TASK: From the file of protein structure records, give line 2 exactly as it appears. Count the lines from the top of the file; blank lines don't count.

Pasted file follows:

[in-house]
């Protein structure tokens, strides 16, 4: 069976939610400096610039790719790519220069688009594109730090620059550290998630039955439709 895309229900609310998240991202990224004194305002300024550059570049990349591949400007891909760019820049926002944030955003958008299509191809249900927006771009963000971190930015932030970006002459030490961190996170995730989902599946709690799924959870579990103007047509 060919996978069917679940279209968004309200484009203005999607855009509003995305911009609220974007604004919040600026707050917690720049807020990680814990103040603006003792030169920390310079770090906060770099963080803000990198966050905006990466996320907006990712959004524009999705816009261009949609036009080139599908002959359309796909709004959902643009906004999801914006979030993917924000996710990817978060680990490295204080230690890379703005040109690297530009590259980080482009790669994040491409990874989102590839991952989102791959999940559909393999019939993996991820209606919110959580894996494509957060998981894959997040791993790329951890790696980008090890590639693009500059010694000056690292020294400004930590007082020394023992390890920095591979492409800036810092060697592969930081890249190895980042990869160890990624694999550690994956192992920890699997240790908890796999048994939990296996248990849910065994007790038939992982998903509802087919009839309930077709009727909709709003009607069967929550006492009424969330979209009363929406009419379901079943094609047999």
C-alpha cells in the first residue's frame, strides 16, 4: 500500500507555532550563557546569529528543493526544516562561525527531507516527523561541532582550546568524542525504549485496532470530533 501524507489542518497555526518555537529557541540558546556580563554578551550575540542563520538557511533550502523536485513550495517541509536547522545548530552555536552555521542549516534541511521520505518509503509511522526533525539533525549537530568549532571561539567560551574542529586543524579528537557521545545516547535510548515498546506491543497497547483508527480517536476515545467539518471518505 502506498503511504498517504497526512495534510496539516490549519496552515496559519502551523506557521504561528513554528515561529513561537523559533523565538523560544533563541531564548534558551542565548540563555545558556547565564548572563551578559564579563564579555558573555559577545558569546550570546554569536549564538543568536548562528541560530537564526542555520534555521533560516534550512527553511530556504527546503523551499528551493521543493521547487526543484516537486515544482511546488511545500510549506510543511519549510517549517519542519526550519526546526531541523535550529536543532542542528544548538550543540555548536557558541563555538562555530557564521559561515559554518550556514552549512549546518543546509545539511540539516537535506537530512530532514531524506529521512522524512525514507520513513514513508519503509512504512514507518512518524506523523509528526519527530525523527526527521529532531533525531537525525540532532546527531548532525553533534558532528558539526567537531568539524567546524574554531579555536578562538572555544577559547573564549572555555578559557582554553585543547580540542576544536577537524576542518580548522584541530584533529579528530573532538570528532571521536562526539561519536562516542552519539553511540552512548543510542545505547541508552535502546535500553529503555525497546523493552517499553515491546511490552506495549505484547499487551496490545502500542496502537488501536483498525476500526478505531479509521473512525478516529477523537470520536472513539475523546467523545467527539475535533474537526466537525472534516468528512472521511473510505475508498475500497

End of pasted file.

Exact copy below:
């Protein structure tokens, strides 16, 4: 069976939610400096610039790719790519220069688009594109730090620059550290998630039955439709 895309229900609310998240991202990224004194305002300024550059570049990349591949400007891909760019820049926002944030955003958008299509191809249900927006771009963000971190930015932030970006002459030490961190996170995730989902599946709690799924959870579990103007047509 060919996978069917679940279209968004309200484009203005999607855009509003995305911009609220974007604004919040600026707050917690720049807020990680814990103040603006003792030169920390310079770090906060770099963080803000990198966050905006990466996320907006990712959004524009999705816009261009949609036009080139599908002959359309796909709004959902643009906004999801914006979030993917924000996710990817978060680990490295204080230690890379703005040109690297530009590259980080482009790669994040491409990874989102590839991952989102791959999940559909393999019939993996991820209606919110959580894996494509957060998981894959997040791993790329951890790696980008090890590639693009500059010694000056690292020294400004930590007082020394023992390890920095591979492409800036810092060697592969930081890249190895980042990869160890990624694999550690994956192992920890699997240790908890796999048994939990296996248990849910065994007790038939992982998903509802087919009839309930077709009727909709709003009607069967929550006492009424969330979209009363929406009419379901079943094609047999």